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No Brexit can lead to fresh polls: Theresa May tells MPs

No Brexit can lead to fresh polls: Theresa May tells MPs

It's not clear when a vote might occur.

The drama in London played out as the European Court of Justice said in an emergency ruling Monday Britain can stop the Brexit process without approval of other member states.

"Please, prime minister, really do start listening and come back with changes to the withdrawal agreement or it will be voted down", said Nigel Dodds, deputy leader of the Northern Irish party which props up May's minority government. "We will not act, the agreement, which is now on the table, post".

John Bercow, speaker of the lower house of parliament, called for lawmakers to be given a vote on the decision to defer the vote on the deal itself.

There will be no successful Brexit without compromise on both sides, she said.

Dozens of legislators - both those who back a cleaner break with the European Union and those who want closer ties - have publicly promised to vote down May's divorce deal. This provision is meant to prevent between the British Northern Ireland and the EU Ireland after the Brexit again, border controls will be introduced.

May's government said the ruling means nothing, because it has no intention of reversing its decision to leave the European Union on March 29.

"The government has lost control of events and is in complete disarray", said opposition leader Jeremy Corbyn. "This can't go on", said Ms Sturgeon. "This deal would represent a huge step into the unknown", added Benn.

Still fighting to brush aside the calls for a second referendum, May said a second referendum "will lead to the significant loss of faith in our democracy".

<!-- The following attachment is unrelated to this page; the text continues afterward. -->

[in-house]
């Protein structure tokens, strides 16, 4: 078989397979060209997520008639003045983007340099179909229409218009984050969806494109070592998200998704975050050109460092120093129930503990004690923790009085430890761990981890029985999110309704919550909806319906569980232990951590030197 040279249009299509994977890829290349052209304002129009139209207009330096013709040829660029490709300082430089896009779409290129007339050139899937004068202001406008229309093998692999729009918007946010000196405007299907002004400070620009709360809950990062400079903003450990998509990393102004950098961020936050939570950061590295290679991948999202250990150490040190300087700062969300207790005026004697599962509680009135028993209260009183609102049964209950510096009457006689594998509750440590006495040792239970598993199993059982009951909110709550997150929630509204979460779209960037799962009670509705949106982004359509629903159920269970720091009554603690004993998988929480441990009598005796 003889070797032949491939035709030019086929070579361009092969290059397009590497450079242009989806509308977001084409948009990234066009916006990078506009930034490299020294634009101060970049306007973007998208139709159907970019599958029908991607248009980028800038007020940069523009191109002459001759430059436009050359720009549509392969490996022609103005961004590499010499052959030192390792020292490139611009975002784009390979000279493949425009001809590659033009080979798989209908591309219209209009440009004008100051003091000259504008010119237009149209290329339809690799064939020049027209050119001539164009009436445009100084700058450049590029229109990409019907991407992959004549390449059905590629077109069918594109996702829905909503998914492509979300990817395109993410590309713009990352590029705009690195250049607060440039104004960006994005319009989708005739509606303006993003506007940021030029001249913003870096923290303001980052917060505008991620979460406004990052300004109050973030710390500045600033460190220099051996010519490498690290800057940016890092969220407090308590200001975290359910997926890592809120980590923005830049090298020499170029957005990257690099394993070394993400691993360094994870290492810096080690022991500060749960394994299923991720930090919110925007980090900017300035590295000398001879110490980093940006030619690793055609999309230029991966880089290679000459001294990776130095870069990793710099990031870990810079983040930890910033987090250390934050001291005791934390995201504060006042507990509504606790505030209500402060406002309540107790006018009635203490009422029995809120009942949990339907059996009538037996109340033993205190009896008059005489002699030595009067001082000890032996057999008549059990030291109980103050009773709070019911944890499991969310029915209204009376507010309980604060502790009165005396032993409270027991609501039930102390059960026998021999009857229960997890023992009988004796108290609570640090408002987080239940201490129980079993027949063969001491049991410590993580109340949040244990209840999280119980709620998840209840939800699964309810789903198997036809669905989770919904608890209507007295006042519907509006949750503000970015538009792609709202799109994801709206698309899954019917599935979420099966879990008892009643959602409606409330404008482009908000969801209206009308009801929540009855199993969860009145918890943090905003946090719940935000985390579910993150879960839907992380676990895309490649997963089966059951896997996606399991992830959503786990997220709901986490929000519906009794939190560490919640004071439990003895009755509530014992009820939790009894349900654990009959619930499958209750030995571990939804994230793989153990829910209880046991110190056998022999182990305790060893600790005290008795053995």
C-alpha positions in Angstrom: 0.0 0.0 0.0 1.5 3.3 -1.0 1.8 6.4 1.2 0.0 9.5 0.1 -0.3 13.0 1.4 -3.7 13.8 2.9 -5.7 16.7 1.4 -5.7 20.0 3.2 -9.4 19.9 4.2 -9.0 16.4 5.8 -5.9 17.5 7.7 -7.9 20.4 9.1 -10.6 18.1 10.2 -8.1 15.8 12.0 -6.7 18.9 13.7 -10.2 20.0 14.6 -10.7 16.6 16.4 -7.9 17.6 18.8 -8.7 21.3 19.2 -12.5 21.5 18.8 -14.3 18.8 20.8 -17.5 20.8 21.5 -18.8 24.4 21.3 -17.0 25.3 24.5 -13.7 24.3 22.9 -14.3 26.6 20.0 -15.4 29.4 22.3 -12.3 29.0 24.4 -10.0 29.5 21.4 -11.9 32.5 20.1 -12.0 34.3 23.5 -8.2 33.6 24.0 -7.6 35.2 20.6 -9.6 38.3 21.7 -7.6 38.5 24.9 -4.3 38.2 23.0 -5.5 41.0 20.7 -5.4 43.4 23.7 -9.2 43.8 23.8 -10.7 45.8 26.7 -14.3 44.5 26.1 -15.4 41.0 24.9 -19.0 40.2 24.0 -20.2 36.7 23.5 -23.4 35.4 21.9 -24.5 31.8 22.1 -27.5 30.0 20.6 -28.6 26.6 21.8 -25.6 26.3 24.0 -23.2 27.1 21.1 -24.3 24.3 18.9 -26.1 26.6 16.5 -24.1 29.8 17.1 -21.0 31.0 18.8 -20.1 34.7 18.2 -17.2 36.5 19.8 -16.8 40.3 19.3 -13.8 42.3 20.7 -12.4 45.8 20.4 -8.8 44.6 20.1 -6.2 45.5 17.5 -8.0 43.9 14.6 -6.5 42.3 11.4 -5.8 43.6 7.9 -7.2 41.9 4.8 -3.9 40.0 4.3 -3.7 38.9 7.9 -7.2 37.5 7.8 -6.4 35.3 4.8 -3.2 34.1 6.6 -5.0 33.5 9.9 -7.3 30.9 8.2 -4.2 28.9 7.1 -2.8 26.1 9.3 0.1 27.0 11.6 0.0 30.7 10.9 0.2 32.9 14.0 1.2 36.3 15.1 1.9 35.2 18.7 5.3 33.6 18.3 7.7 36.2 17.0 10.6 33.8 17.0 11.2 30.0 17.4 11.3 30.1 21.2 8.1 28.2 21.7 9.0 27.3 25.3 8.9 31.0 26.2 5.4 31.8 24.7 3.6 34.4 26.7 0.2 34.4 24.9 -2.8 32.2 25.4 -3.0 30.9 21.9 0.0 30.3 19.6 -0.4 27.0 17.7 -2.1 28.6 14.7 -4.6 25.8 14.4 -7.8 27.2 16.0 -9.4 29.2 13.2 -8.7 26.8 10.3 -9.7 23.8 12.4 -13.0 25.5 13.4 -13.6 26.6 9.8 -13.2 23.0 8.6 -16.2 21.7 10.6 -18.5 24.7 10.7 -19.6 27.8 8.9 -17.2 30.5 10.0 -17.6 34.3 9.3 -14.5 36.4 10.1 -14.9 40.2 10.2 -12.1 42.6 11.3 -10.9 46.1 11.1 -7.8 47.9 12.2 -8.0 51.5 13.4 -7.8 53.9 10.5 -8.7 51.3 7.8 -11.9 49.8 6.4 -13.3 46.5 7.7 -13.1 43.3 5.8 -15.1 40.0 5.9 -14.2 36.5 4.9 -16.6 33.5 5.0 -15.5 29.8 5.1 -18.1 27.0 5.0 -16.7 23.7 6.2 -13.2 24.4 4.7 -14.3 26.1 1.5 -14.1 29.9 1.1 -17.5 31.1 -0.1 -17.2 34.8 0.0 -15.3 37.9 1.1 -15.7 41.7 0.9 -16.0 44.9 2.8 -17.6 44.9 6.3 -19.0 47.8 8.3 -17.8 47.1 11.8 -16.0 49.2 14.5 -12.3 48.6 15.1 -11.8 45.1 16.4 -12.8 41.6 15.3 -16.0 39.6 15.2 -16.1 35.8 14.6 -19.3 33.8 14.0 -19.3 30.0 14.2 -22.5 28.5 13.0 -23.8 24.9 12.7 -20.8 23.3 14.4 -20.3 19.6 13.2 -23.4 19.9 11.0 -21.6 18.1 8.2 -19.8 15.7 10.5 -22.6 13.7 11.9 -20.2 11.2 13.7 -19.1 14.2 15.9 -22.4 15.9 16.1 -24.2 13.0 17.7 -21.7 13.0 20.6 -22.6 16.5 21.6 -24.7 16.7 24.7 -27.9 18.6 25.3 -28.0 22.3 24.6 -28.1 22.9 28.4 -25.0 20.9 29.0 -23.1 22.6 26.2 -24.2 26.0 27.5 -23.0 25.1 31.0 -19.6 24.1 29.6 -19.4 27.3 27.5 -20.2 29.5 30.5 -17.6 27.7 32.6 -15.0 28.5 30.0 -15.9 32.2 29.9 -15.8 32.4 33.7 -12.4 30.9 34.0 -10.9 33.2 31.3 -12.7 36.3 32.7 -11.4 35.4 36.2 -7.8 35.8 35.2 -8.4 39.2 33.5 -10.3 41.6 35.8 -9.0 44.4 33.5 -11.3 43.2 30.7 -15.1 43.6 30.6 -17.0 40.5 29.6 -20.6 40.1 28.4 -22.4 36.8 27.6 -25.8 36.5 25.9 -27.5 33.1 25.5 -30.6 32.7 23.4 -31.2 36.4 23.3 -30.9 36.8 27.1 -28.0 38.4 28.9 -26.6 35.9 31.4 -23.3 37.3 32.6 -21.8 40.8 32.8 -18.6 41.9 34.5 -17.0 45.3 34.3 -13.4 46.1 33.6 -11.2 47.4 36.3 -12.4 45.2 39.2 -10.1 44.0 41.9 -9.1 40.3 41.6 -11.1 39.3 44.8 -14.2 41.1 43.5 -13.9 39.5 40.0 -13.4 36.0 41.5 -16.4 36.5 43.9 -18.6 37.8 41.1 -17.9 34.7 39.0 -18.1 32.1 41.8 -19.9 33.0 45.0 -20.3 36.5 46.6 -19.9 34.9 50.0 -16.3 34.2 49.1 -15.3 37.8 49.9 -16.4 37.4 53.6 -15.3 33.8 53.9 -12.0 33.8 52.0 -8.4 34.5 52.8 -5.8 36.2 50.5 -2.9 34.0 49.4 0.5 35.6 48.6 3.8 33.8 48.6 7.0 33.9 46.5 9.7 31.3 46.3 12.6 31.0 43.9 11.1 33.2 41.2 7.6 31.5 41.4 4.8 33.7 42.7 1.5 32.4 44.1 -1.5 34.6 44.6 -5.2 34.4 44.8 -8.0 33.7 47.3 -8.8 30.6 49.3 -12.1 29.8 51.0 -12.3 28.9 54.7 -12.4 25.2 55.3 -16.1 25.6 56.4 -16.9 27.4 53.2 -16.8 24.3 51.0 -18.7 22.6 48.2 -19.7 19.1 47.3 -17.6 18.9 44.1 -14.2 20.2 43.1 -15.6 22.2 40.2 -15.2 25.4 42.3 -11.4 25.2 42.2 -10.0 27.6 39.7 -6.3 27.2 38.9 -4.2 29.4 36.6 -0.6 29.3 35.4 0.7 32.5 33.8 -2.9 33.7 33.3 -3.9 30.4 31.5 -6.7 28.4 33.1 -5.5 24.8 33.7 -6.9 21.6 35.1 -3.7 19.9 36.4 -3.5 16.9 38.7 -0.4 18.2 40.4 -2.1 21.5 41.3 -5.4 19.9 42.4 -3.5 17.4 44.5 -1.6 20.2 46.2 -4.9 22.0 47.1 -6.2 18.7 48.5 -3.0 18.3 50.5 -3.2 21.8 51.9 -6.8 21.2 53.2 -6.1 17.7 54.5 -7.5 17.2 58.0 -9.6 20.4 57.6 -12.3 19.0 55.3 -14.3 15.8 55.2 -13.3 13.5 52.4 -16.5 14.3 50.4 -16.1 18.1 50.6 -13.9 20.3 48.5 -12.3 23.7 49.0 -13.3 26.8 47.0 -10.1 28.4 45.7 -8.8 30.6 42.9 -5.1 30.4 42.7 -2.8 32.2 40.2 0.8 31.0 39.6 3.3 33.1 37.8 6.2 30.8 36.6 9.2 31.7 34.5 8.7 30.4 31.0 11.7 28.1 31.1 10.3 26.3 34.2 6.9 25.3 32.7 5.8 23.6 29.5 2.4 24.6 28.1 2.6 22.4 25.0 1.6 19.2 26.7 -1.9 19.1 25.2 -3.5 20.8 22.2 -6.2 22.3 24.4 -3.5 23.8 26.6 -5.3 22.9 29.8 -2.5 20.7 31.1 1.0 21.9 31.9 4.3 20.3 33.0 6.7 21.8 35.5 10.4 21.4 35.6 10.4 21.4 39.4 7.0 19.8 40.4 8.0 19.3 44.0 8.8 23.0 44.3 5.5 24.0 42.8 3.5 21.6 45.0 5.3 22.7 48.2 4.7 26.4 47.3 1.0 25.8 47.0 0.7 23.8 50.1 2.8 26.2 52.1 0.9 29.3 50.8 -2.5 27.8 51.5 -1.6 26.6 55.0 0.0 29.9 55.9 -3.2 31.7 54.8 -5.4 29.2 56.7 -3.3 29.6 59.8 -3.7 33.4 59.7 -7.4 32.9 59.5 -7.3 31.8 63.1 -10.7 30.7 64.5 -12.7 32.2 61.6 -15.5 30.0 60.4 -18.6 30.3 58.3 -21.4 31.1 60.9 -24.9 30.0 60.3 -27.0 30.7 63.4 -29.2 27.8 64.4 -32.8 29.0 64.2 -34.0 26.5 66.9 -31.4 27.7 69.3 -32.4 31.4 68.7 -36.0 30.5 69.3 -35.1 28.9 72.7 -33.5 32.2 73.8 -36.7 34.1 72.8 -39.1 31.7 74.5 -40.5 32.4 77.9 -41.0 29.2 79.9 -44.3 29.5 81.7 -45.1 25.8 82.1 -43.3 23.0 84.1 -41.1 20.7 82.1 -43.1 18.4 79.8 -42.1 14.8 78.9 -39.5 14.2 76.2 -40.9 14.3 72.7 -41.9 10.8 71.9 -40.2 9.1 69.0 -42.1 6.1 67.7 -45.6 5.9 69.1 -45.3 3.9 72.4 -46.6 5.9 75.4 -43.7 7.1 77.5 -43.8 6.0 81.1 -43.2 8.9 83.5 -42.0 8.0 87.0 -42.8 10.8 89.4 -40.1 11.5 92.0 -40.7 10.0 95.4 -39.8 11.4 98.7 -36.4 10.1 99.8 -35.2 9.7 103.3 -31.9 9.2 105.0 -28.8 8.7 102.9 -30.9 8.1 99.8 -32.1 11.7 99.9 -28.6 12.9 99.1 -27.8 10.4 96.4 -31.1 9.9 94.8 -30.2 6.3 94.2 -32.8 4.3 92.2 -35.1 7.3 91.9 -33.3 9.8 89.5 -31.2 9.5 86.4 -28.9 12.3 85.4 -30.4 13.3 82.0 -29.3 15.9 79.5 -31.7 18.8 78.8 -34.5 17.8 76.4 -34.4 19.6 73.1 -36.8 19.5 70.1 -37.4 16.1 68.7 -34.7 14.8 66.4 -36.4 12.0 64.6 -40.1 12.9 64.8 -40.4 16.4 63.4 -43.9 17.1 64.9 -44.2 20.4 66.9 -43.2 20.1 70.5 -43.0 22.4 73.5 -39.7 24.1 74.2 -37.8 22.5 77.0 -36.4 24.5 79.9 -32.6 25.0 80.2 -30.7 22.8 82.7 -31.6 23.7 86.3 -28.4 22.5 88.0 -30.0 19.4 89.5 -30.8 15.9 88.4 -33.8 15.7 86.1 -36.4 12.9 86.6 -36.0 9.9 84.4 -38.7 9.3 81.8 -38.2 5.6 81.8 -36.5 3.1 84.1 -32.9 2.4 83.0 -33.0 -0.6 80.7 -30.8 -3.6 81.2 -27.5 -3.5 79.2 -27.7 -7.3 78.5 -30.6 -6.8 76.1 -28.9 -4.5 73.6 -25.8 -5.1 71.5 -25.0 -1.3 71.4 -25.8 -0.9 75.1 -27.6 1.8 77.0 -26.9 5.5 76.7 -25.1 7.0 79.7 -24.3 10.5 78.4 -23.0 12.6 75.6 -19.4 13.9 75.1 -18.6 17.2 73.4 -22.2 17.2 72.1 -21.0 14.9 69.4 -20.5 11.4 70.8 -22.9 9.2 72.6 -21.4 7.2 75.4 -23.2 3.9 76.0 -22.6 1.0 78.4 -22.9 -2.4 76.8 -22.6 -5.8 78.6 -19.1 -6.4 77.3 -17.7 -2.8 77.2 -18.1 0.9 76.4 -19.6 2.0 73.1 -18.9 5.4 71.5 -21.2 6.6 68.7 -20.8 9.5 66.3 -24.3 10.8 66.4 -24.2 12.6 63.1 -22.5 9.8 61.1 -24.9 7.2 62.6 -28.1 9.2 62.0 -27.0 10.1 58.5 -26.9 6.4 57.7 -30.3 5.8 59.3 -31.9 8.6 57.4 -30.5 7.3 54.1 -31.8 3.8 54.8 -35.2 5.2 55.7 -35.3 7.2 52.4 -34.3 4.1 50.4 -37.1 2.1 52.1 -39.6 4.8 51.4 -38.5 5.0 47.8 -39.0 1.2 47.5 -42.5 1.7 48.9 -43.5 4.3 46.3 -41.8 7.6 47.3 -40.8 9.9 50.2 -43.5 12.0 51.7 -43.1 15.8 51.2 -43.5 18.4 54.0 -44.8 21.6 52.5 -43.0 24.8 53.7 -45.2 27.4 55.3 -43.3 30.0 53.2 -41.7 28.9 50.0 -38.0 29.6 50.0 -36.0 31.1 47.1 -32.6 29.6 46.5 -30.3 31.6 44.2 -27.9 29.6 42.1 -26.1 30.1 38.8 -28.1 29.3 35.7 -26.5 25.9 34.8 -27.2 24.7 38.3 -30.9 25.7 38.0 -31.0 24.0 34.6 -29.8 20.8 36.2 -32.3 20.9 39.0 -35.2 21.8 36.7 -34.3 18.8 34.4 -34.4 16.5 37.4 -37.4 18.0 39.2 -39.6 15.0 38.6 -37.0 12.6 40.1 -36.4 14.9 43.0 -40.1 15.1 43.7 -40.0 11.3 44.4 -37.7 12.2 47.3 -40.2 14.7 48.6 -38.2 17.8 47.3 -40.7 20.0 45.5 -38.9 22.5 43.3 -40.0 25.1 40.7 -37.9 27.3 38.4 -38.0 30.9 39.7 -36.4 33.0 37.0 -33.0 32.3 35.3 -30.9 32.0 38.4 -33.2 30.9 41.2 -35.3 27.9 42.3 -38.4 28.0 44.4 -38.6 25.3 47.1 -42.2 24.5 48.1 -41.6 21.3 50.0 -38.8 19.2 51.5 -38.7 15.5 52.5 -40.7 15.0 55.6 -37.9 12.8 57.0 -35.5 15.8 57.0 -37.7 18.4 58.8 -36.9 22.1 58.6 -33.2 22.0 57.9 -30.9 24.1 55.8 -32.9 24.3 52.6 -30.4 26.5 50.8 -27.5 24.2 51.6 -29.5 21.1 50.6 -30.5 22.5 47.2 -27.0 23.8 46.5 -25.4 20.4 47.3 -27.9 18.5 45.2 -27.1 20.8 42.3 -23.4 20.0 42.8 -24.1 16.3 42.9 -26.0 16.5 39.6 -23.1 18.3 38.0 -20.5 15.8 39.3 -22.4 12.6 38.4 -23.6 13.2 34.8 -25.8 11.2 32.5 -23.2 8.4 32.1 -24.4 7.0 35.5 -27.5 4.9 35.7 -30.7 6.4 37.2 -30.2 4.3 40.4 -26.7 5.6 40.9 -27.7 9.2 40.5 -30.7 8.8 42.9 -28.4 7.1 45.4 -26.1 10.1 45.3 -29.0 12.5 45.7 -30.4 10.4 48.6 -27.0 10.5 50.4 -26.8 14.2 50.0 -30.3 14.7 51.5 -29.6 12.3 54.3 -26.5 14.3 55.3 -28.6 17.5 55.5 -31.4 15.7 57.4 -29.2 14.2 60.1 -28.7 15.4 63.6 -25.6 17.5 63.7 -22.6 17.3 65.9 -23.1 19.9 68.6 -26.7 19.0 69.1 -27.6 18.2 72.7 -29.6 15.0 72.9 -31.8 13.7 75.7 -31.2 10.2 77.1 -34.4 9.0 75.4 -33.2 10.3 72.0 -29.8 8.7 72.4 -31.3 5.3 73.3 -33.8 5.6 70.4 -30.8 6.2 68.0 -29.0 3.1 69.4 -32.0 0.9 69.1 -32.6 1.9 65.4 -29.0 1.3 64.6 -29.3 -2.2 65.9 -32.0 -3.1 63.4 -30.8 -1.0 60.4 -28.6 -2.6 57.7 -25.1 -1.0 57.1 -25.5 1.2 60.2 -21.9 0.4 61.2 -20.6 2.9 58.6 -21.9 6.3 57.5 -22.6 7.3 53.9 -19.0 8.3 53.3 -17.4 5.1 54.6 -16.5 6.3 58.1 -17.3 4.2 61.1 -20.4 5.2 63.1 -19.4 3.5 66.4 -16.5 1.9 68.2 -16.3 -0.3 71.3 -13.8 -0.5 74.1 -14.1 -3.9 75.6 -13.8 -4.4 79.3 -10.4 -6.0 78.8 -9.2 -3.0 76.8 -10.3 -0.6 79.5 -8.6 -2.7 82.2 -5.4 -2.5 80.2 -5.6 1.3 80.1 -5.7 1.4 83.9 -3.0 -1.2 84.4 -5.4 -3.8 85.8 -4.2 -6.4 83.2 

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But now, we hear that May might pull the plug on the Parliament vote tomorrow.

"I will discuss with them the clear concerns that this House has expressed".

Scottish National Party MEP Alyn Smith, one of a cross-party group of Scottish politicians who brought the case, said it was "dynamite".

Before that call, a cabinet source said they believed ministers would back the decision to delay the vote, but added: "She needs to have a bloody good plan B".

May's office publicly insisted the vote was going ahead as recently as 11:20am on Monday in London but the prospect of an overwhelming revolt from members of parliament forced the premier to think again.

The pound sterling fell Monday to its lowest level since April 2017, down a sharp 1.7 per cent on the day to $1.2515 United States after May spoke.

The British pound plunged to its lowest level in 18 months after Prime Minister Theresa May delayed a key Brexit vote.

But a spokesperson for the European Commission said earlier on Monday the EU had already offered Britain the "best and only possible" Brexit deal and would not renegotiate a withdrawal agreement.

This morning, Downing Street confirmed the Prime Minister is due to inform the House of Commons in an oral statement at 3.30pm. Too much time has been wasted. European Union leaders have long insisted they would welcome Britain changing its mind, but many European Union officials and legal experts had believed that the approval of either all or most of the other 27 members states would be needed to halt Brexit altogether.